“Senator Reed is working hard to deliver the most transformative and historic reconfiguration of the U.S. military justice system in decades,” Reed’s spokesman Chip Unruh said in a statement. “He’s working with colleagues on both sides of the aisle to make our military justice system better.”
A spokeswoman for House Armed Services Committee Chairman Adam Smith (D-Wash.) declined to comment. A spokeswoman for that panel’s top Republican, Rep. Mike D. Rogers (Ala.), did not respond to a request for comment. The Senate Armed Services Committee’s top Republican, Sen. James M. Inhofe (Okla.), said in an interview that negotiations surrounding Gillibrand’s bill were too much of “a moving target” to discuss publicly.
The campaign to improve crime victims’ ability to seek remedy through the military justice system dates back more than a decade. Most of the public debate has centered around correcting how the military prosecutes cases of sexual assault in particular, given that the Pentagon’s own numbers show it is a rampant problem and there are reports that thousands of cases go unreported.
But the debate about what reforms are necessary has been complicated by differences in Congress and within the military, many of them political and generational, about how to level the playing field for women and minorities, and disagreement over what lawmakers should — and should not — demand from the Pentagon.
Defense Secretary Lloyd Austin began the year by convening an independent commission to review how the military prosecutes sexual assaults. His and President Biden’s speedy embrace of its recommendations, including that prosecutors outside the chain of command determine when such sexual assault charges should be filed, was acknowledgment that the problem needed fixing.
The congressional debate grew complicated in the past few weeks as the Senate defense bill — which contains Gillibrand’s legislation — hit what are amounting to insurmountable roadblocks. Now, there is a race against the clock as lawmakers rush to get a defense bill to Biden’s desk before the end of the year.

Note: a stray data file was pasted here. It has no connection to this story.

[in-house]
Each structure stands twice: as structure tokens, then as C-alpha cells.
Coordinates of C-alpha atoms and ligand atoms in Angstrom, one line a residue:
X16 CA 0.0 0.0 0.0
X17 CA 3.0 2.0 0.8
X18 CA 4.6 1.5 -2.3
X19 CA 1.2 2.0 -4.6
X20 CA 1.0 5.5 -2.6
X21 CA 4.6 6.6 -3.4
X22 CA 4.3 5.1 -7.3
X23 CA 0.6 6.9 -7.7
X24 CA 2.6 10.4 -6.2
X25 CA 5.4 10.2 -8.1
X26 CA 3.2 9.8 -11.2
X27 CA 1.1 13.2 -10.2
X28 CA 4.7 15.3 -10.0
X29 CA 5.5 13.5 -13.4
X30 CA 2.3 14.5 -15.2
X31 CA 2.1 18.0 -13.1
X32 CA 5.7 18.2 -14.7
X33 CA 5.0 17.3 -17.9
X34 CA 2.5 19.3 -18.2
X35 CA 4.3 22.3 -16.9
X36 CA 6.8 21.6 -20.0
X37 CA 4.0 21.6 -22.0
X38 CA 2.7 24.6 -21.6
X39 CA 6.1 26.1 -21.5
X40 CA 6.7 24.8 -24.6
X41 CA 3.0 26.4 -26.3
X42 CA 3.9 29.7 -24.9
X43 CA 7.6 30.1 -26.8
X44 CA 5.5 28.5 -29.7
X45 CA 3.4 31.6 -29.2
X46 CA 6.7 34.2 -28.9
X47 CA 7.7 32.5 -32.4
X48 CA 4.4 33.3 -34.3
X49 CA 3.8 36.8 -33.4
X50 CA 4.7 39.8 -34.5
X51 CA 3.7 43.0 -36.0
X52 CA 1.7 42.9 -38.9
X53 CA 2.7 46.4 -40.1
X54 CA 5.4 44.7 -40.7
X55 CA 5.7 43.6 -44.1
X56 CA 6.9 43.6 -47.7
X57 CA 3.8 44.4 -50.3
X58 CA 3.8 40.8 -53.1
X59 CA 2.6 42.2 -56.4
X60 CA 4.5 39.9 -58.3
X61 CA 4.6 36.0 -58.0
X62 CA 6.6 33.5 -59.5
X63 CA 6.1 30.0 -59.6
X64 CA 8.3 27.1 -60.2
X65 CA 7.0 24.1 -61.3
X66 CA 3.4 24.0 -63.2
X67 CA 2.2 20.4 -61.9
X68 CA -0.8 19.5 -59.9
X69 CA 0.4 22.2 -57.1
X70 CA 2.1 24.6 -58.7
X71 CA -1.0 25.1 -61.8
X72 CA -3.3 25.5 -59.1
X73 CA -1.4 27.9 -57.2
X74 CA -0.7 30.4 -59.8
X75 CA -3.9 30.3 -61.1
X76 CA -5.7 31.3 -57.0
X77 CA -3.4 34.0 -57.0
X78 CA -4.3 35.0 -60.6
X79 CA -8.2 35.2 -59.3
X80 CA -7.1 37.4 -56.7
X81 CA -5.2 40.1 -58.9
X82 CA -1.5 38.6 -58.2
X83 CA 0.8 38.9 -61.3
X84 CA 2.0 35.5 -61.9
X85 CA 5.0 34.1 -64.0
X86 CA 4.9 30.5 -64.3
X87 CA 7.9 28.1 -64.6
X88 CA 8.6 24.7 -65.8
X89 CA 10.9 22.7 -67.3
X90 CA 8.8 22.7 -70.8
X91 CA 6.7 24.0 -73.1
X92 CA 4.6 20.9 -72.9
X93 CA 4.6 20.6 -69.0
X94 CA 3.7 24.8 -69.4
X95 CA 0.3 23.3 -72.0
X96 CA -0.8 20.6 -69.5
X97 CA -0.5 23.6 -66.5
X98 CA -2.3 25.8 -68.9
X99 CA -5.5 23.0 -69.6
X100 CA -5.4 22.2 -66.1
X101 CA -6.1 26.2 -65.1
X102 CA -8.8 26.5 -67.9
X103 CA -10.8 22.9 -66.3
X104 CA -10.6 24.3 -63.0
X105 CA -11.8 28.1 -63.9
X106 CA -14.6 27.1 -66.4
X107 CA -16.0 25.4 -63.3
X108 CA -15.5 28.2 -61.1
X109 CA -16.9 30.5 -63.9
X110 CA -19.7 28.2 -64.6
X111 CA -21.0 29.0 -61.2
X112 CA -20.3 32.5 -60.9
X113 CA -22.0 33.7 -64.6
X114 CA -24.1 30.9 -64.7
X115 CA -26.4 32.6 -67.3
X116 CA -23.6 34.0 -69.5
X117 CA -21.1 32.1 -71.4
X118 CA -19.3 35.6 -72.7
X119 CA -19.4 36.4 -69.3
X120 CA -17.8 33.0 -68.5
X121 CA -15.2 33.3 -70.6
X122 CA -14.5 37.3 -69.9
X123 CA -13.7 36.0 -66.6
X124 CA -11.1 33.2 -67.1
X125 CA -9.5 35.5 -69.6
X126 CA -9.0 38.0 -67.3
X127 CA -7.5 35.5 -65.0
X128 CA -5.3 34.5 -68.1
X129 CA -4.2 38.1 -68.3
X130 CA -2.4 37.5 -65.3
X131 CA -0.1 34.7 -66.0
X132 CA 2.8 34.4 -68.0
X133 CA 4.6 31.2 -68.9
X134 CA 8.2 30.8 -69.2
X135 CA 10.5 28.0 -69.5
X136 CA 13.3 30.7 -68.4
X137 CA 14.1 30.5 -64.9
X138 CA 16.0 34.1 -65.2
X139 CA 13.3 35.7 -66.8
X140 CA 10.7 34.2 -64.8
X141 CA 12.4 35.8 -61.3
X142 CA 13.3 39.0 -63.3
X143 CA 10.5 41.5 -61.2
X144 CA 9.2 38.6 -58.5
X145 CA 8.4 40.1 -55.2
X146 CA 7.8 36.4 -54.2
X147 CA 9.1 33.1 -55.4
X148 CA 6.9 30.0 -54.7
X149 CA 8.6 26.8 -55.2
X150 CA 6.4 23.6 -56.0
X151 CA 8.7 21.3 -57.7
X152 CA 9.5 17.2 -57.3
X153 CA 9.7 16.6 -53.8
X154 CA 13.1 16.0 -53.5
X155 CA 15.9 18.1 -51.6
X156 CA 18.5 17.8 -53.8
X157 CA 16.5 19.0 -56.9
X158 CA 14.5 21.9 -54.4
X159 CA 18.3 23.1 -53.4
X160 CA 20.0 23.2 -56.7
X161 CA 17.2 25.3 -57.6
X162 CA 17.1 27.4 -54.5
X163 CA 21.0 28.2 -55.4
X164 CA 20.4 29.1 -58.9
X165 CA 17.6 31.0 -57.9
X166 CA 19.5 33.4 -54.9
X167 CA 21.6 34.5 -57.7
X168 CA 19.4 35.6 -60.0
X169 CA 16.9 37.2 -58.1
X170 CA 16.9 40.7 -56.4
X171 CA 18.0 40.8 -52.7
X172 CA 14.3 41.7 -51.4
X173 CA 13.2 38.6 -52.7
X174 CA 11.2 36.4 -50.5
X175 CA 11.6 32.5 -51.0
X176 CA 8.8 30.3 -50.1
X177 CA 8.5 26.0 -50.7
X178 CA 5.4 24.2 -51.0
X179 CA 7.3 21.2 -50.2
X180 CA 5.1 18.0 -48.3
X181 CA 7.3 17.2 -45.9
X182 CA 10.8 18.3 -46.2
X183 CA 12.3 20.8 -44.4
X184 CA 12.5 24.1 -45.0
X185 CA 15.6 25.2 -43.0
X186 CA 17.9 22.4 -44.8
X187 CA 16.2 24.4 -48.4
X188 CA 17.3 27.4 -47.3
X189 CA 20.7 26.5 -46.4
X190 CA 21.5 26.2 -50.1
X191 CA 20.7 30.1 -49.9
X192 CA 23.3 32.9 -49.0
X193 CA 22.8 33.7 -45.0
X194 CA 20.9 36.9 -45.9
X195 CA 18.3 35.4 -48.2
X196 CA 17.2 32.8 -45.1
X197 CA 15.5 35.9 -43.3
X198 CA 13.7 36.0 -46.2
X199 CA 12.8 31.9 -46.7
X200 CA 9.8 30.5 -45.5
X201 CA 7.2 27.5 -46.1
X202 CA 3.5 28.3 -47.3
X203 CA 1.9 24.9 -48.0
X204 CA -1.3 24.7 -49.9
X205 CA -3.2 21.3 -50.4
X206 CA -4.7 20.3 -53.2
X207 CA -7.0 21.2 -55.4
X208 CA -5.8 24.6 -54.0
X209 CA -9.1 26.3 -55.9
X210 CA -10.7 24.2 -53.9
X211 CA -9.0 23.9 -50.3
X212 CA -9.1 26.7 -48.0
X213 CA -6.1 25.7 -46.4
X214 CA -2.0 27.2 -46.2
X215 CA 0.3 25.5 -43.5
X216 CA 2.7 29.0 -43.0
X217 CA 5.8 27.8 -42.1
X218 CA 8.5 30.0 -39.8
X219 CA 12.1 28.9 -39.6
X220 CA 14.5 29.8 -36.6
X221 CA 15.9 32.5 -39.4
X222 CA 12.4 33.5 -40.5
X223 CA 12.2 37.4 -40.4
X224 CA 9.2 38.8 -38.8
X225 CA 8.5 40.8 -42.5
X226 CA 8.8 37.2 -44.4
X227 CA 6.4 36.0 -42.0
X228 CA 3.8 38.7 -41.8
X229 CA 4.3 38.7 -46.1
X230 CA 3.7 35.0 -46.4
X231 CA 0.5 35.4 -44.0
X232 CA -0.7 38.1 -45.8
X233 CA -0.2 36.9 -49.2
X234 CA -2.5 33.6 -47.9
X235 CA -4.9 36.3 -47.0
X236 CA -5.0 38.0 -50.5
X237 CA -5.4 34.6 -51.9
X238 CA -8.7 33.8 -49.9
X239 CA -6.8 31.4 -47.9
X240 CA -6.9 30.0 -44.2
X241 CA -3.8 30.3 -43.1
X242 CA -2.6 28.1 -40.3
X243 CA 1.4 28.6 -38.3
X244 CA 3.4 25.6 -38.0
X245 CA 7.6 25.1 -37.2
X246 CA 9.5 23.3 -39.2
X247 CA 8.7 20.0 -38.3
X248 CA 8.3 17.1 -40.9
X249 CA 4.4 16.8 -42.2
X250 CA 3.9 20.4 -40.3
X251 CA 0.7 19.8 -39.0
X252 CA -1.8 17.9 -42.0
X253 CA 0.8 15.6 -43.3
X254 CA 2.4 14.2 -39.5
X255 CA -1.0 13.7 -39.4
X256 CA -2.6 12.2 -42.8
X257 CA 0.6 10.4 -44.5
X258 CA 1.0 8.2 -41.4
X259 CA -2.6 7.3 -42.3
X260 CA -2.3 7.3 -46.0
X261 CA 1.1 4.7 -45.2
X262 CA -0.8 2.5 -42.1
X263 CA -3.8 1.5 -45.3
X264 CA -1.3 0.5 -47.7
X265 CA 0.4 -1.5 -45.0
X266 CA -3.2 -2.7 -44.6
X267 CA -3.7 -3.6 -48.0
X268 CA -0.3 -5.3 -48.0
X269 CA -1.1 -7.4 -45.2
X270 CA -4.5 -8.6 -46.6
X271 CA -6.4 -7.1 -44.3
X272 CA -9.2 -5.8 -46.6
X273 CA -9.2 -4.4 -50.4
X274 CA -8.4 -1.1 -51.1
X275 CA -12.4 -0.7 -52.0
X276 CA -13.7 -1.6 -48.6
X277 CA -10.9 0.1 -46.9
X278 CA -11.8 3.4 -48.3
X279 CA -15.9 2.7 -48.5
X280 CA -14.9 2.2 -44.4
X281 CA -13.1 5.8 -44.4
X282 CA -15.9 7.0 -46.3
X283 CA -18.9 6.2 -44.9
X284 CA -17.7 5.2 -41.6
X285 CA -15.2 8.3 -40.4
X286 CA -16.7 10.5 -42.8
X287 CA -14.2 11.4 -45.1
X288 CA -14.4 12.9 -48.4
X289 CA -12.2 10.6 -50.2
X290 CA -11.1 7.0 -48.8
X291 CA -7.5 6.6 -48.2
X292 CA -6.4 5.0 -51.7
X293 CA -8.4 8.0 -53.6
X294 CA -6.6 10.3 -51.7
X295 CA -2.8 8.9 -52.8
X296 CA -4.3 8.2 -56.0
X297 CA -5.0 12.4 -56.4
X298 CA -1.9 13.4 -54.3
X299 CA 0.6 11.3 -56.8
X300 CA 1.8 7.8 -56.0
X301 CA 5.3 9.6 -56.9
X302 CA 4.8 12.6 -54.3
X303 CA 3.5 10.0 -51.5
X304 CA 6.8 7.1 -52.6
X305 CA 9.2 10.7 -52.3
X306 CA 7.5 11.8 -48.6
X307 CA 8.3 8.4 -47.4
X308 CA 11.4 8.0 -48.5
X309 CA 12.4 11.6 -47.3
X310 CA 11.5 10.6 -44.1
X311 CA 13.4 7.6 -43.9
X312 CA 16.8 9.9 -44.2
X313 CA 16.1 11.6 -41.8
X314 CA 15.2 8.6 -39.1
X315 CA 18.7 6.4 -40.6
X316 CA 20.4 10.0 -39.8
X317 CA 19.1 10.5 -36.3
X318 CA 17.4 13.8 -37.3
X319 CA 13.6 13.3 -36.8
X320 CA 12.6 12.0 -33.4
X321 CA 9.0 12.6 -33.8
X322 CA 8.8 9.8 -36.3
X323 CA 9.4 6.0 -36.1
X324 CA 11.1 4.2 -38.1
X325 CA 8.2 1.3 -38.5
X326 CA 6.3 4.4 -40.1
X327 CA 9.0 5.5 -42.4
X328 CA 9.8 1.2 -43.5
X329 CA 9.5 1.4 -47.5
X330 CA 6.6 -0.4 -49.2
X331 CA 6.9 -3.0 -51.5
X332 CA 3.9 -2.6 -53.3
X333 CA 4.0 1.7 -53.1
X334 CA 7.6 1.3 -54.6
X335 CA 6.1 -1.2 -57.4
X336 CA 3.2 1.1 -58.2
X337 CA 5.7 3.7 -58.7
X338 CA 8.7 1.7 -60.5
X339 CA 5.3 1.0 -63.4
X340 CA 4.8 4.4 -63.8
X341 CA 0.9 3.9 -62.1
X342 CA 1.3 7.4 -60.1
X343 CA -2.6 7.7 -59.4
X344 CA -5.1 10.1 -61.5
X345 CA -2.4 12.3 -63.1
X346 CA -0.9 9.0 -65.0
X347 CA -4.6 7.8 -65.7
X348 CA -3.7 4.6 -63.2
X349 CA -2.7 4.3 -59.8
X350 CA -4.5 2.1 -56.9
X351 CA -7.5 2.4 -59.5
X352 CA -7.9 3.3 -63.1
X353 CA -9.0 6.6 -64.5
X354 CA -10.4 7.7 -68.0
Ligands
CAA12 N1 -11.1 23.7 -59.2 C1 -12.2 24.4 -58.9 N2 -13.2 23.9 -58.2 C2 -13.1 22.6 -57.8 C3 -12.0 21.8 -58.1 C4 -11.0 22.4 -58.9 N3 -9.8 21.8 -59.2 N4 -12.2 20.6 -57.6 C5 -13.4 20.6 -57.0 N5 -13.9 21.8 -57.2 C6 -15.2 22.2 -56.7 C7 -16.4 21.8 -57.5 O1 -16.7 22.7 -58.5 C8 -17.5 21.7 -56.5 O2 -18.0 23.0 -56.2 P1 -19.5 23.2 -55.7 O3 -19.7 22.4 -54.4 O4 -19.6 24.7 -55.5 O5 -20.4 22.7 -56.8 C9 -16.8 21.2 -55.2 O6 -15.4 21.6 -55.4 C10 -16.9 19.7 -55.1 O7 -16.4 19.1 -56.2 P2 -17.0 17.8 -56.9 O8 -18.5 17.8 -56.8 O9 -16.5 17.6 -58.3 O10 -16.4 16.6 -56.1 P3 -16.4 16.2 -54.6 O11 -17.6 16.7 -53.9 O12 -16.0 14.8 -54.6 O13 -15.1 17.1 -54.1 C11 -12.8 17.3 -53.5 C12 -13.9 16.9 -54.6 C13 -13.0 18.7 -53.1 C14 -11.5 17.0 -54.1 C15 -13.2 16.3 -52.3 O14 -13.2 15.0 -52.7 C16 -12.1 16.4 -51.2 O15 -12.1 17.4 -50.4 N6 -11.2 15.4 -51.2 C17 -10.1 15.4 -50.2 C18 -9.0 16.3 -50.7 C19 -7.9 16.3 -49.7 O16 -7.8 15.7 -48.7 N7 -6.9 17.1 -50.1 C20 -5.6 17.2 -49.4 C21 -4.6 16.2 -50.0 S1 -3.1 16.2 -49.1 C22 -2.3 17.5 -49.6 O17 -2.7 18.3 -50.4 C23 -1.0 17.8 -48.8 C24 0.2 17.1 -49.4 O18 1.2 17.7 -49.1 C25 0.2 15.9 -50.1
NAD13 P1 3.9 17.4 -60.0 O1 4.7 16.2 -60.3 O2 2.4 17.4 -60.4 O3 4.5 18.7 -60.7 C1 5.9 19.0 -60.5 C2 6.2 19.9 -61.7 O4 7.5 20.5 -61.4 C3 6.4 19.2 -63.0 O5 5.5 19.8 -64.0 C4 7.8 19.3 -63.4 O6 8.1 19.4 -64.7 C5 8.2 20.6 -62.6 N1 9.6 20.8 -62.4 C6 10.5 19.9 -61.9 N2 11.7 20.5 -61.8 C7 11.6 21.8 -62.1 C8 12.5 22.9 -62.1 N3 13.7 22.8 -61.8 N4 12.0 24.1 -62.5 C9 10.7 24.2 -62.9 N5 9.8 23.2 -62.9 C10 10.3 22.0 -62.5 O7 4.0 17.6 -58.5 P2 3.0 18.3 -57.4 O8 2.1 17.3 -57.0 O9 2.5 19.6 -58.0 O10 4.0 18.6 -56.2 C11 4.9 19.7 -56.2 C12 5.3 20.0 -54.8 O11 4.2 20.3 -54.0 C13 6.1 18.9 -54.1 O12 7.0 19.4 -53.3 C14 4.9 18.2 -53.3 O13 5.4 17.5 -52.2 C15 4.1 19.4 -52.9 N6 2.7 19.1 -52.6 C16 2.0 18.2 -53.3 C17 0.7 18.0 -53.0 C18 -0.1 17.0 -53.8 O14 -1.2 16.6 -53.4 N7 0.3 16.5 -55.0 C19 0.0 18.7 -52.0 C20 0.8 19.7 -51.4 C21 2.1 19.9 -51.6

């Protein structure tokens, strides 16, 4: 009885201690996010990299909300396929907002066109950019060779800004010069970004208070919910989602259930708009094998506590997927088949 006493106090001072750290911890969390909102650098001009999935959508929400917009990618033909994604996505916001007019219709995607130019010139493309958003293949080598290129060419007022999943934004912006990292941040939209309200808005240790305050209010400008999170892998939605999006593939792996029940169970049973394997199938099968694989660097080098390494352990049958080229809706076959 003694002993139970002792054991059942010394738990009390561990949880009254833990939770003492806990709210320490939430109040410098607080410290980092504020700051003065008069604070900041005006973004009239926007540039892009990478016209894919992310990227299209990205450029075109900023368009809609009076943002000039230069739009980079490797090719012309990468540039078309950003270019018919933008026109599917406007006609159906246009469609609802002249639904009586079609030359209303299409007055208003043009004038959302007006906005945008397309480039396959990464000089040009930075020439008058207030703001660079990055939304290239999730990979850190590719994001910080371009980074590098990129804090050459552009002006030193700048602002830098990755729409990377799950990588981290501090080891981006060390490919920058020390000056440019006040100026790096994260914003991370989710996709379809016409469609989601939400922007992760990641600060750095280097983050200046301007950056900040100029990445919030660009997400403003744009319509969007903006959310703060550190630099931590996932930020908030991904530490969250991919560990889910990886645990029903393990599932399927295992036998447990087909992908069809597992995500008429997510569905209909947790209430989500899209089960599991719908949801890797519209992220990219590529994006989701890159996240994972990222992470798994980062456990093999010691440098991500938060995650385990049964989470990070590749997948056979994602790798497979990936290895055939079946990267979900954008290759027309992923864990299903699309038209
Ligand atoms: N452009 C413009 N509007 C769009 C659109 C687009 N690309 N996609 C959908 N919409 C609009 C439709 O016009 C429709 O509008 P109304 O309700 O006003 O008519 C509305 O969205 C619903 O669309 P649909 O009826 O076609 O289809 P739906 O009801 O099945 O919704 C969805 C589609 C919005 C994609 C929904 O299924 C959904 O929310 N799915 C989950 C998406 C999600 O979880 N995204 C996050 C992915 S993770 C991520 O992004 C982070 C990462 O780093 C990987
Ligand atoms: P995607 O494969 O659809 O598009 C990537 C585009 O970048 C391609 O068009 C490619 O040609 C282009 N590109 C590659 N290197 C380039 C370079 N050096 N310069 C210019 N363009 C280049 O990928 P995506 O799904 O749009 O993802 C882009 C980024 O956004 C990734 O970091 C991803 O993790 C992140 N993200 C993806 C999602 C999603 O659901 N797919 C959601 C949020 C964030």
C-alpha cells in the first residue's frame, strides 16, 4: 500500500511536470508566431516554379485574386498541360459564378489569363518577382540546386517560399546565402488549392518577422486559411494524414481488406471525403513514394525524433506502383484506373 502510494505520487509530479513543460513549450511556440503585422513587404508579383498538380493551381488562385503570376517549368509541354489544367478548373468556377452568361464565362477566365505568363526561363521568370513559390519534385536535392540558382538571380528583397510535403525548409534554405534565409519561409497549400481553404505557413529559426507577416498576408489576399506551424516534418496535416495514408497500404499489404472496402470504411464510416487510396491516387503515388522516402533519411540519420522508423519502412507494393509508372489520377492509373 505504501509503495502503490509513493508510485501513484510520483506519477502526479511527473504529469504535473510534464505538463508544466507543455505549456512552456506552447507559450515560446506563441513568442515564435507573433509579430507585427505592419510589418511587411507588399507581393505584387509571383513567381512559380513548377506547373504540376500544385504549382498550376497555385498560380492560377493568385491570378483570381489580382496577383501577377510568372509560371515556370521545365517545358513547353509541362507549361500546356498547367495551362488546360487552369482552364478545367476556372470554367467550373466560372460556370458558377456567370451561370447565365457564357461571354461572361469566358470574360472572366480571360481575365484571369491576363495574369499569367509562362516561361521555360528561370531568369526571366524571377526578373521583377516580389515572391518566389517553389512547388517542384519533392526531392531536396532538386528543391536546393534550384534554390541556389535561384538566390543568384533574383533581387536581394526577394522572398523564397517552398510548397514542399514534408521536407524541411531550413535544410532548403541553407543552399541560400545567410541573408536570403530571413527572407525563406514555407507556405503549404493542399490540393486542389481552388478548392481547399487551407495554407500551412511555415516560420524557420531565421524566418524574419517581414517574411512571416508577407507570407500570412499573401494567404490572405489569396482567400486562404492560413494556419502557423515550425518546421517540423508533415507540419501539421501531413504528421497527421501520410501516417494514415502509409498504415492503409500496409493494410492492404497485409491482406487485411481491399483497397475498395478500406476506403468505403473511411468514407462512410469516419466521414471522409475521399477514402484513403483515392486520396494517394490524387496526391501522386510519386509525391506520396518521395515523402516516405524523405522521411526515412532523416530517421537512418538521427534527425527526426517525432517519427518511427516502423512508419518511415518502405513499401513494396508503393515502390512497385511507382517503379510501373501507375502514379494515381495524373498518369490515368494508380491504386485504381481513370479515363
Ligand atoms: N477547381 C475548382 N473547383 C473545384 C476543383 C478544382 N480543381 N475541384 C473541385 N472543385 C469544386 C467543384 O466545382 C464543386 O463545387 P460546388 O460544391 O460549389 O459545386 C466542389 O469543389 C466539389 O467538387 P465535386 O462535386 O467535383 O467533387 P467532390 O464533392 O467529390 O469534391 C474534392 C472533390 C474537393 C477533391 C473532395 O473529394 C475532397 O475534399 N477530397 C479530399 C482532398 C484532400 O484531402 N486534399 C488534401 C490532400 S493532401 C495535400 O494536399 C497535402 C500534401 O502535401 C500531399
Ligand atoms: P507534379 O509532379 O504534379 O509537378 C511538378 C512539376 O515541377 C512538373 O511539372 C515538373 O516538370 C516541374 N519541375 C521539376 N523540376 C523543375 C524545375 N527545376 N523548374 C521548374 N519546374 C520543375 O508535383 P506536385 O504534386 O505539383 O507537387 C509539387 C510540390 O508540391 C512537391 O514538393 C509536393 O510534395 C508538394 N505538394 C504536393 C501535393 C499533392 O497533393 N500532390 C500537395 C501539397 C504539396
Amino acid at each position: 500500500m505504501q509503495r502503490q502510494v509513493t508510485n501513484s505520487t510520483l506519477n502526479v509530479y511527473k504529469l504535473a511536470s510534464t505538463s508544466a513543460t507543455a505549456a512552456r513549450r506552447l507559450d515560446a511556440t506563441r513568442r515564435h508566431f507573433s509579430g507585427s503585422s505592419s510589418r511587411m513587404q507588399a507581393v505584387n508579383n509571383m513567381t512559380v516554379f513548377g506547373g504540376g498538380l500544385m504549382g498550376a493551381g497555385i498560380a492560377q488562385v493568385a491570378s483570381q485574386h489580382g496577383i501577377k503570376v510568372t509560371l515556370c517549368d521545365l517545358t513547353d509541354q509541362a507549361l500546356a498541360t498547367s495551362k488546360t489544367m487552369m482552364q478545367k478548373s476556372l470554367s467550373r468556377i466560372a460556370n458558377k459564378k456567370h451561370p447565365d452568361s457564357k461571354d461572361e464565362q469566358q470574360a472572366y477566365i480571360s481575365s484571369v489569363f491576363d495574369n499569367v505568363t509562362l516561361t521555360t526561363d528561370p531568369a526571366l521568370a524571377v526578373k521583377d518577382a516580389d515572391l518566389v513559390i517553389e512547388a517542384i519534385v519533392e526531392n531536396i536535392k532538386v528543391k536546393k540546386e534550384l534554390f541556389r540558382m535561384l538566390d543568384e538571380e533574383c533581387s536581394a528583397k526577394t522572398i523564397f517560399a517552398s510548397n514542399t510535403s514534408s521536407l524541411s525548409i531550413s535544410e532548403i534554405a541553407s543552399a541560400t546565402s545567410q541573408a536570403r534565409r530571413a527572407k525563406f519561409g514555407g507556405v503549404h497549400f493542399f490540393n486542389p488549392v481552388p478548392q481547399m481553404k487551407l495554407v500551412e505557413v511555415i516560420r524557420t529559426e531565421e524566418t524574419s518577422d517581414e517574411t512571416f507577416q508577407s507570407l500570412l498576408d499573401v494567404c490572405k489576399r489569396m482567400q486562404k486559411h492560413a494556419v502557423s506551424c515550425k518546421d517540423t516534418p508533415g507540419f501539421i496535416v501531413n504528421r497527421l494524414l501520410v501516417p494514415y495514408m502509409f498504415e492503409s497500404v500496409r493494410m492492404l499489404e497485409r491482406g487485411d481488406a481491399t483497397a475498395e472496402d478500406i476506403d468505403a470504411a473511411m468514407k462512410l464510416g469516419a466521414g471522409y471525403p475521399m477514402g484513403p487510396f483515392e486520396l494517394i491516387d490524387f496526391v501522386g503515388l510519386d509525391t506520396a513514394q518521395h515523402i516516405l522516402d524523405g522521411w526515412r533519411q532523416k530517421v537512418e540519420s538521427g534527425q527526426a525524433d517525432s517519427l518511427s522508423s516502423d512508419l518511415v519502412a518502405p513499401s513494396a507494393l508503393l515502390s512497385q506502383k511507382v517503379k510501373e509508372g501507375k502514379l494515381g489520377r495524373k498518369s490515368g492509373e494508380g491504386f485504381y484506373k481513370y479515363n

The breakdown has occurred over two main points: how many types of offenses should fall under the new special prosecutor’s purview and who, ultimately, is responsible for convening the courts-martial that will hear the cases at trial.
Gillibrand’s proposal puts charging decisions for nearly any crime that is not exclusive to the military and carries a potential maximum sentence of over a year in prison into the hands of a special victims prosecutor. It has the support of House Speaker Nancy Pelosi (D-Calif.) and Senate Majority Leader Charles E. Schumer (D-N.Y.), who has told Pelosi that he wants to see it in the final defense legislation, though the Senate has thus fair failed to pass its version of the defense bill, according to a person familiar with their discussions.
But people involved in the negotiations said that congressional leaders are homing in on a narrower roster of crimes. There are competing explanations as to why. Those who support the more limited approach argue that renegotiating the list could threaten the balance of the entire defense bill. Those who support a more aggressive approach argue that the resistance is born of cowardice and a reluctance to stand up to pressure from the Pentagon not to push military leaders where they don’t want to go.